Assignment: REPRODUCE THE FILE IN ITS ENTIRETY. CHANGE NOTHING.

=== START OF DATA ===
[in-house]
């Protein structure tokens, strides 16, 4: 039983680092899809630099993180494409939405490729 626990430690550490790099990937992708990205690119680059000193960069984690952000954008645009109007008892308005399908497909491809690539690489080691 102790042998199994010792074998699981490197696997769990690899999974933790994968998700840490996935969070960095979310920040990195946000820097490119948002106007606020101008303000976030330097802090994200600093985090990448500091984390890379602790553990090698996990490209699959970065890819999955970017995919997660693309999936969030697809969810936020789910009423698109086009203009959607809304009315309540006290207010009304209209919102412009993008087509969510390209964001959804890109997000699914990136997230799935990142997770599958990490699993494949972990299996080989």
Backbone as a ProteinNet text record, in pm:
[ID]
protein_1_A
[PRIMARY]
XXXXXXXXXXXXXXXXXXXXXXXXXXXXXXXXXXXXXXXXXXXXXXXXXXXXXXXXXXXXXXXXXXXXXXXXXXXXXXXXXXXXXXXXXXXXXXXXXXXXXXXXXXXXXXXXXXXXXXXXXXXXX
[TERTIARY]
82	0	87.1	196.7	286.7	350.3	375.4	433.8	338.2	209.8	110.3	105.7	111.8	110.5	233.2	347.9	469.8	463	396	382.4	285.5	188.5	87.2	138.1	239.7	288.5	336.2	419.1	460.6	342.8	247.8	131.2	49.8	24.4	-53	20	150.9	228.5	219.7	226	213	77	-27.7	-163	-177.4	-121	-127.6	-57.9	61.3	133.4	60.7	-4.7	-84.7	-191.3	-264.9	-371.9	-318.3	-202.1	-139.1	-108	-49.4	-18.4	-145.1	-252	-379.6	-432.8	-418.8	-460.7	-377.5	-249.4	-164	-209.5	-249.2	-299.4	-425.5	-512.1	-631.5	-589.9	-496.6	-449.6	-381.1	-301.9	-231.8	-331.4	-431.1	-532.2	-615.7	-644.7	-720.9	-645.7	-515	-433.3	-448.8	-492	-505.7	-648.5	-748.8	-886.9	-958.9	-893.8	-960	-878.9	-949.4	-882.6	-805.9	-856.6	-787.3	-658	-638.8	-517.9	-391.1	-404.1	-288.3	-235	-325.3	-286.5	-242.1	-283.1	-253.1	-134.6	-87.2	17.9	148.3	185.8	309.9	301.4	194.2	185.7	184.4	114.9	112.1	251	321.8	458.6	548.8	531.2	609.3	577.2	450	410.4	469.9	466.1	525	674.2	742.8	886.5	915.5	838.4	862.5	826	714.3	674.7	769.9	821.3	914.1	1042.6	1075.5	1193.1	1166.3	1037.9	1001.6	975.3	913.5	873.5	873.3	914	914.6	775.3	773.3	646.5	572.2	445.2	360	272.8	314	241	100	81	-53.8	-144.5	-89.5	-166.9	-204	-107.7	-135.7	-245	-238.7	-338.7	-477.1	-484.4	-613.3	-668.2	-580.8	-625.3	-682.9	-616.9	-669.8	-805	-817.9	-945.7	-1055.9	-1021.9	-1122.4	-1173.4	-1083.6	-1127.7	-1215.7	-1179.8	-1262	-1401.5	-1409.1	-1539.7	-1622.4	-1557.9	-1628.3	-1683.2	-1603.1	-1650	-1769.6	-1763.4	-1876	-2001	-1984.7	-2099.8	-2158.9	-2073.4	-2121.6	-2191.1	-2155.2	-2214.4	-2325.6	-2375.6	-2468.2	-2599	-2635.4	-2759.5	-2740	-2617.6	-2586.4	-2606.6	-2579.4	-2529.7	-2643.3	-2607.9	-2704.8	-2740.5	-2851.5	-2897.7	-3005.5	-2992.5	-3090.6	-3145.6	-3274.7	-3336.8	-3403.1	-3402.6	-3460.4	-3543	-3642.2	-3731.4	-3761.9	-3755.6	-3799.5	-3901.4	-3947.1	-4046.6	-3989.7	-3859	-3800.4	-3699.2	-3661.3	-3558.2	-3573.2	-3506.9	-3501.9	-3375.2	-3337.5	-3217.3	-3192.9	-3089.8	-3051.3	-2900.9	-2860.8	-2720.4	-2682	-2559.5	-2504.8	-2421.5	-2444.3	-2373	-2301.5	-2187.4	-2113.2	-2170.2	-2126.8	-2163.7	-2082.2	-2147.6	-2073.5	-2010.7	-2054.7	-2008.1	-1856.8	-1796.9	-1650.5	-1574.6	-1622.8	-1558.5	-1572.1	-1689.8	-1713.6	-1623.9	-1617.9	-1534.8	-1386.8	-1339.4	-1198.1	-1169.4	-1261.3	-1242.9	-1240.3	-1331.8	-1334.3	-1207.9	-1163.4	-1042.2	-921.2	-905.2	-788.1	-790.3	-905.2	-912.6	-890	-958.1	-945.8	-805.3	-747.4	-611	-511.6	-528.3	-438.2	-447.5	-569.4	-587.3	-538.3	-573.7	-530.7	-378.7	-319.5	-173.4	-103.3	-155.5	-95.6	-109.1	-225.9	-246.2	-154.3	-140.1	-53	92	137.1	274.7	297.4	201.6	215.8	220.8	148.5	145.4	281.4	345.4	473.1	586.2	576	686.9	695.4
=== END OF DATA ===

[in-house]
């Protein structure tokens, strides 16, 4: 039983680092899809630099993180494409939405490729 626990430690550490790099990937992708990205690119680059000193960069984690952000954008645009109007008892308005399908497909491809690539690489080691 102790042998199994010792074998699981490197696997769990690899999974933790994968998700840490996935969070960095979310920040990195946000820097490119948002106007606020101008303000976030330097802090994200600093985090990448500091984390890379602790553990090698996990490209699959970065890819999955970017995919997660693309999936969030697809969810936020789910009423698109086009203009959607809304009315309540006290207010009304209209919102412009993008087509969510390209964001959804890109997000699914990136997230799935990142997770599958990490699993494949972990299996080989």
Backbone as a ProteinNet text record, in pm:
[ID]
protein_1_A
[PRIMARY]
XXXXXXXXXXXXXXXXXXXXXXXXXXXXXXXXXXXXXXXXXXXXXXXXXXXXXXXXXXXXXXXXXXXXXXXXXXXXXXXXXXXXXXXXXXXXXXXXXXXXXXXXXXXXXXXXXXXXXXXXXXXXX
[TERTIARY]
82	0	87.1	196.7	286.7	350.3	375.4	433.8	338.2	209.8	110.3	105.7	111.8	110.5	233.2	347.9	469.8	463	396	382.4	285.5	188.5	87.2	138.1	239.7	288.5	336.2	419.1	460.6	342.8	247.8	131.2	49.8	24.4	-53	20	150.9	228.5	219.7	226	213	77	-27.7	-163	-177.4	-121	-127.6	-57.9	61.3	133.4	60.7	-4.7	-84.7	-191.3	-264.9	-371.9	-318.3	-202.1	-139.1	-108	-49.4	-18.4	-145.1	-252	-379.6	-432.8	-418.8	-460.7	-377.5	-249.4	-164	-209.5	-249.2	-299.4	-425.5	-512.1	-631.5	-589.9	-496.6	-449.6	-381.1	-301.9	-231.8	-331.4	-431.1	-532.2	-615.7	-644.7	-720.9	-645.7	-515	-433.3	-448.8	-492	-505.7	-648.5	-748.8	-886.9	-958.9	-893.8	-960	-878.9	-949.4	-882.6	-805.9	-856.6	-787.3	-658	-638.8	-517.9	-391.1	-404.1	-288.3	-235	-325.3	-286.5	-242.1	-283.1	-253.1	-134.6	-87.2	17.9	148.3	185.8	309.9	301.4	194.2	185.7	184.4	114.9	112.1	251	321.8	458.6	548.8	531.2	609.3	577.2	450	410.4	469.9	466.1	525	674.2	742.8	886.5	915.5	838.4	862.5	826	714.3	674.7	769.9	821.3	914.1	1042.6	1075.5	1193.1	1166.3	1037.9	1001.6	975.3	913.5	873.5	873.3	914	914.6	775.3	773.3	646.5	572.2	445.2	360	272.8	314	241	100	81	-53.8	-144.5	-89.5	-166.9	-204	-107.7	-135.7	-245	-238.7	-338.7	-477.1	-484.4	-613.3	-668.2	-580.8	-625.3	-682.9	-616.9	-669.8	-805	-817.9	-945.7	-1055.9	-1021.9	-1122.4	-1173.4	-1083.6	-1127.7	-1215.7	-1179.8	-1262	-1401.5	-1409.1	-1539.7	-1622.4	-1557.9	-1628.3	-1683.2	-1603.1	-1650	-1769.6	-1763.4	-1876	-2001	-1984.7	-2099.8	-2158.9	-2073.4	-2121.6	-2191.1	-2155.2	-2214.4	-2325.6	-2375.6	-2468.2	-2599	-2635.4	-2759.5	-2740	-2617.6	-2586.4	-2606.6	-2579.4	-2529.7	-2643.3	-2607.9	-2704.8	-2740.5	-2851.5	-2897.7	-3005.5	-2992.5	-3090.6	-3145.6	-3274.7	-3336.8	-3403.1	-3402.6	-3460.4	-3543	-3642.2	-3731.4	-3761.9	-3755.6	-3799.5	-3901.4	-3947.1	-4046.6	-3989.7	-3859	-3800.4	-3699.2	-3661.3	-3558.2	-3573.2	-3506.9	-3501.9	-3375.2	-3337.5	-3217.3	-3192.9	-3089.8	-3051.3	-2900.9	-2860.8	-2720.4	-2682	-2559.5	-2504.8	-2421.5	-2444.3	-2373	-2301.5	-2187.4	-2113.2	-2170.2	-2126.8	-2163.7	-2082.2	-2147.6	-2073.5	-2010.7	-2054.7	-2008.1	-1856.8	-1796.9	-1650.5	-1574.6	-1622.8	-1558.5	-1572.1	-1689.8	-1713.6	-1623.9	-1617.9	-1534.8	-1386.8	-1339.4	-1198.1	-1169.4	-1261.3	-1242.9	-1240.3	-1331.8	-1334.3	-1207.9	-1163.4	-1042.2	-921.2	-905.2	-788.1	-790.3	-905.2	-912.6	-890	-958.1	-945.8	-805.3	-747.4	-611	-511.6	-528.3	-438.2	-447.5	-569.4	-587.3	-538.3	-573.7	-530.7	-378.7	-319.5	-173.4	-103.3	-155.5	-95.6	-109.1	-225.9	-246.2	-154.3	-140.1	-53	92	137.1	274.7	297.4	201.6	215.8	220.8	148.5	145.4	281.4	345.4	473.1	586.2	576	686.9	695.4